You can’t please everyone, and it is confirmed by the fact that many great movies have both won prestigious awards AND have been banned from countries around the world, including, for some, their home country. Here are some films that haven’t been shown in some countries due to their content. Rafiki – Banned in its home country, Kenya The 2018 movie picturing a lesbian love story has been forbidden to screen in its own country, Kenya, still very conservative and homophobic. The Kenyan authorities have accused it of “promoting lesbianism” (like that would be a bad thing). Still, the censorship has been temporarily lifted, so the film would be eligible for Oscars. It has already won awards at the Chicago International Film Festival and at the Carthage Film Festival (best music and best actress). Last Tango in Paris – Banned by the Bologna Court, Italy When the movie was first released in 1972, its violent and sexual content raised strong objections to it being screened. The Bologna Court banned the movie for two months. In the end, the Last Tango has travelled the world and won many awards, even one in its home country (Golden Goblets, Best Director). The Last Temptation of Christ – Banned in Mexico, Chile, Argentina The Martin Scorsese 1988 movie depicts the life of Jesus in a way that hasn’t pleased everyone. Religious organisations have tried to get it banned from screens, and it was censored in several countries such as Mexico, Chile and Argentina. These restrictions didn’t prevent the movie from winning awards at the Venice Film Festival and National Board of Review. The Wolf of Wall Street – Banned in Malaysia and Nepal Oops, Scorsese did it again. With the 2013 movie starring Leonardo DiCaprio, he has won a Golden Globes award for Best Performance by an Actor in a Motion Picture and the Movie of the Year at AFI Awards, but also several countries’ disapproval. The movie has been banned in Malaysia and Nepal, and some scenes have been cut in the versions that screened in India and Lebanon. It’s not because you get banned from conservative countries that you can’t win awards; remember that when you feel like writing a script with tons of cocaine. Also, don’t write it. Blow was disappointing enough. #acp_paging_menu, .acp_wrapper { display: none; }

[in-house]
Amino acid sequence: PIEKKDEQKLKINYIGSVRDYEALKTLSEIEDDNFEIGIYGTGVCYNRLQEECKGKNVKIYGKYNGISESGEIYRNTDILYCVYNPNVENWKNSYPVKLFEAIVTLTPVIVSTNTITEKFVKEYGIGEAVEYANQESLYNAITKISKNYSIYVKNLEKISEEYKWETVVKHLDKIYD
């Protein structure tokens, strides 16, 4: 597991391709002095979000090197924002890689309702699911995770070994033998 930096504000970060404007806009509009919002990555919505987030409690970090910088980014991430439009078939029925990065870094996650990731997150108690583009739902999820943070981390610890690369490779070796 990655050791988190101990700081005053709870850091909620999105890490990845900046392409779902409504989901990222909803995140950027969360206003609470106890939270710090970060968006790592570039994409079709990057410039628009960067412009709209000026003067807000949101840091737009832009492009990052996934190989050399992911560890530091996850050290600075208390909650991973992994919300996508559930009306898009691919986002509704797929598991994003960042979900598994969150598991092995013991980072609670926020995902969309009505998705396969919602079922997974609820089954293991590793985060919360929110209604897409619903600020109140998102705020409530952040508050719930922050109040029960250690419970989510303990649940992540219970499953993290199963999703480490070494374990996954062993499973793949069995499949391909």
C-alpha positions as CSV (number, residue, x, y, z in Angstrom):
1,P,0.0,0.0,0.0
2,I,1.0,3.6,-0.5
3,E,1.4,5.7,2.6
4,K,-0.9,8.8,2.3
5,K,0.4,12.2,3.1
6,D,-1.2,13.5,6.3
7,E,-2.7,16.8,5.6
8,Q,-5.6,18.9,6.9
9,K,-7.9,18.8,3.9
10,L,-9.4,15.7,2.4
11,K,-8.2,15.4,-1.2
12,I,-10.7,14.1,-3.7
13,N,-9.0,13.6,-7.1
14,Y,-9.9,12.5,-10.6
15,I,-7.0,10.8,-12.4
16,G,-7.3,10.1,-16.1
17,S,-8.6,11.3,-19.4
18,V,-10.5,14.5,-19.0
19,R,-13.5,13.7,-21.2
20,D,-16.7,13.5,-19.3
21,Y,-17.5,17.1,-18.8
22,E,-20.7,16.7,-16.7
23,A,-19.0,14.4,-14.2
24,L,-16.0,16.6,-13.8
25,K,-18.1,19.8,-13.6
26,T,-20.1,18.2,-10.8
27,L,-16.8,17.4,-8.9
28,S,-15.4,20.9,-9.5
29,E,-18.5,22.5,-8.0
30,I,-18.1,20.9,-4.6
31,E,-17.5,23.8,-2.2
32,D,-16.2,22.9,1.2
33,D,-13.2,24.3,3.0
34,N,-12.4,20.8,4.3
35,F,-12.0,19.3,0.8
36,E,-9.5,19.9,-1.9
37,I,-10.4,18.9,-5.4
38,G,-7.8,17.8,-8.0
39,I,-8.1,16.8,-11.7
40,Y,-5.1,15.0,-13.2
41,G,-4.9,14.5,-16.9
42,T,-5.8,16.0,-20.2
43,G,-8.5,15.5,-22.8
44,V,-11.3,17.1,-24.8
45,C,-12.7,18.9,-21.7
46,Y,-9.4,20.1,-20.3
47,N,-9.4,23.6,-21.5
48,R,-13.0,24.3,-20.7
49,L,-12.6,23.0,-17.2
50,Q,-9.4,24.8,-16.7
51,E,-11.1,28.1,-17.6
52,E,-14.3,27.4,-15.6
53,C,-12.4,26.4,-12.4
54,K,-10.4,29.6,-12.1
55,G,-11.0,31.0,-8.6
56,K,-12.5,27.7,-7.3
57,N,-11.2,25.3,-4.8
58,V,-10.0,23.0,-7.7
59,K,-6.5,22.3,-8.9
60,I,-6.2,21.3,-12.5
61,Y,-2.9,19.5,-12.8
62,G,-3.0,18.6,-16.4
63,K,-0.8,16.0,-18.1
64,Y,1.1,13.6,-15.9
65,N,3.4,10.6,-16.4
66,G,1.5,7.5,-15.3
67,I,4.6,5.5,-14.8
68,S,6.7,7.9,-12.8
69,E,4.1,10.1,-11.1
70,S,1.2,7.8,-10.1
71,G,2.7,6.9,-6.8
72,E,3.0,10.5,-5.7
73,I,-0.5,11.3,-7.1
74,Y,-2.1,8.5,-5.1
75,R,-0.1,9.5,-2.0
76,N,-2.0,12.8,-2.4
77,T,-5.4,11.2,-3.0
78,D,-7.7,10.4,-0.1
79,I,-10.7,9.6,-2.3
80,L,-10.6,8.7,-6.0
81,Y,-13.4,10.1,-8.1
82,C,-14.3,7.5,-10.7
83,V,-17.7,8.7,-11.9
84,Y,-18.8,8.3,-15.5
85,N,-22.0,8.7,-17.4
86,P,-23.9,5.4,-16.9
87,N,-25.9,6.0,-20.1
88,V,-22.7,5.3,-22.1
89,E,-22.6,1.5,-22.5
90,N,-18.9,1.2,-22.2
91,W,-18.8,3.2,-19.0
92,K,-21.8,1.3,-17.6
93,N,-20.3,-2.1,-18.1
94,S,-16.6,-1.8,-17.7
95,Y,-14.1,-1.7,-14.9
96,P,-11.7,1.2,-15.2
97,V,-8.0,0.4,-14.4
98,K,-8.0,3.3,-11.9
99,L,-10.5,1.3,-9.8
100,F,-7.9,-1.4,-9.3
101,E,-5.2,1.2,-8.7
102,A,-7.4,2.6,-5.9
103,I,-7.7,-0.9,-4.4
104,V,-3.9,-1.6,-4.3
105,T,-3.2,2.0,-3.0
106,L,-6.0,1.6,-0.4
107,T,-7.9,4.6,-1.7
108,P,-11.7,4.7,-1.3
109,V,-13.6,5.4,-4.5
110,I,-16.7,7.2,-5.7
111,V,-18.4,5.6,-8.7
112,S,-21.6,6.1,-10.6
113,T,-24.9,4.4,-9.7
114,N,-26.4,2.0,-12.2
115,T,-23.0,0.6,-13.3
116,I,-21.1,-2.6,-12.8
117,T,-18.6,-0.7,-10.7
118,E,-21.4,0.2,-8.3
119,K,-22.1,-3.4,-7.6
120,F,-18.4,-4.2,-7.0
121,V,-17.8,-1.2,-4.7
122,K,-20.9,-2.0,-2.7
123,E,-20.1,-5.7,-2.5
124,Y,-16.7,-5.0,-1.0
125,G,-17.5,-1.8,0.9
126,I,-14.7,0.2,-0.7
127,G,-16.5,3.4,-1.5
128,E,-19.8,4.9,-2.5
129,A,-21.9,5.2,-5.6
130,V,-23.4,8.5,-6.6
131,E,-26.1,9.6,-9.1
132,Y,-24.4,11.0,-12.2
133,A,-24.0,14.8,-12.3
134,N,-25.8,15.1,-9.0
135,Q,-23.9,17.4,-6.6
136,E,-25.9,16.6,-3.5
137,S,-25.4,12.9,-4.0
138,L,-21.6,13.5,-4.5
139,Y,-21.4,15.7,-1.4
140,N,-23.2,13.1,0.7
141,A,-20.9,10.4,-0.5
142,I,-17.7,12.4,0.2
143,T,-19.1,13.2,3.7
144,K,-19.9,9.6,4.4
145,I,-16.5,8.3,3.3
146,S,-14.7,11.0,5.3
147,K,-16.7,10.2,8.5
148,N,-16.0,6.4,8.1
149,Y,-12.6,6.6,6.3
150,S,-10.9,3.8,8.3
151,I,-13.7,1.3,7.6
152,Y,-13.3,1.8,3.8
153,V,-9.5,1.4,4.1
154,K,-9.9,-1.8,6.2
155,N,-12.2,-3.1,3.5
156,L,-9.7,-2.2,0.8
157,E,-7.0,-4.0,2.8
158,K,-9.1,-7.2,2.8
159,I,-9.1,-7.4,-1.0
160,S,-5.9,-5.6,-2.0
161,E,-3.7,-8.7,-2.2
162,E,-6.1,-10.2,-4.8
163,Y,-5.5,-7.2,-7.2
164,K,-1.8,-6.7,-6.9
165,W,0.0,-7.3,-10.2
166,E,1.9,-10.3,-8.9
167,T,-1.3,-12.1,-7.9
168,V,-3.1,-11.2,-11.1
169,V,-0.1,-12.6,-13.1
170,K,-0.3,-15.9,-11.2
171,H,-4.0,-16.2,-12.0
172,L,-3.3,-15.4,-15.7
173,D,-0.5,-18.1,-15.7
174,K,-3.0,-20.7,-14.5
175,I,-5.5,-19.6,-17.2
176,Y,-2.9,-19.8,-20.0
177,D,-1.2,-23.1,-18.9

Many TV shows still don’t feature gay or bi characters, and that lack of visibility is even scarier when it comes to transgender characters. The 16’-17’ GLAAD report has shown that « Of the 71 LGBTQ characters counted on five broadcast networks, 4% (3) are transgender. ». Let’s give them some space, here are awesome transgender characters appearing in mainstream TV shows. Coach Sheldon Beiste – Glee Remember that awesome football coach from Glee, named Shannon Beiste the first time he appeared in the series? The coach then transitioned to male during the sixth season. Glee was a great, inclusive show, and also featured the character of Unique Adams, a transgender teen. Sophia Burset – Orange is the New Black Sophia is a male to female transgender who was serving time for credit card theft. Without her, the inmates’ hair would’ve looked even worse, so for that and trans visibility on screen, thank you Sophia. Nomi Marks – Sense8 Nomi was played by the transgender actress Jamie Clayton. Just like Sophia, the character isn’t a token transgender character, it’s just an awesome one, clever and mind-blowingly hot, who actually transitioned. Maura Pfefferman – Transparent The great actor Jeffrey Tambor is Mort Pfefferman in the Amazon show, Transparent. At the age of 70, Mort announces that he will be undergoing a gender change and that they should now refer to him as Maura. Kyle Slater – EastEnders It doesn’t really matter what you think of the show, but it is still rare enough that LGBTQIA+ actors and actresses, let alone transgender actors and actresses get to play an LGBTQIA+ character – or get parts in mainstream shows at all. That time, though, it was the transgender actor Riley Carter Millington who played Kyle Slater on screen. This list might be heart-warming and give some hope for transgender visibility on screen, but trans people are still massively under-represented when it comes to pop culture. It might take a little while before things get better, but talking about these characters, acknowledging trans actors, actresses and characters, is a start. #acp_paging_menu, .acp_wrapper { display: none; }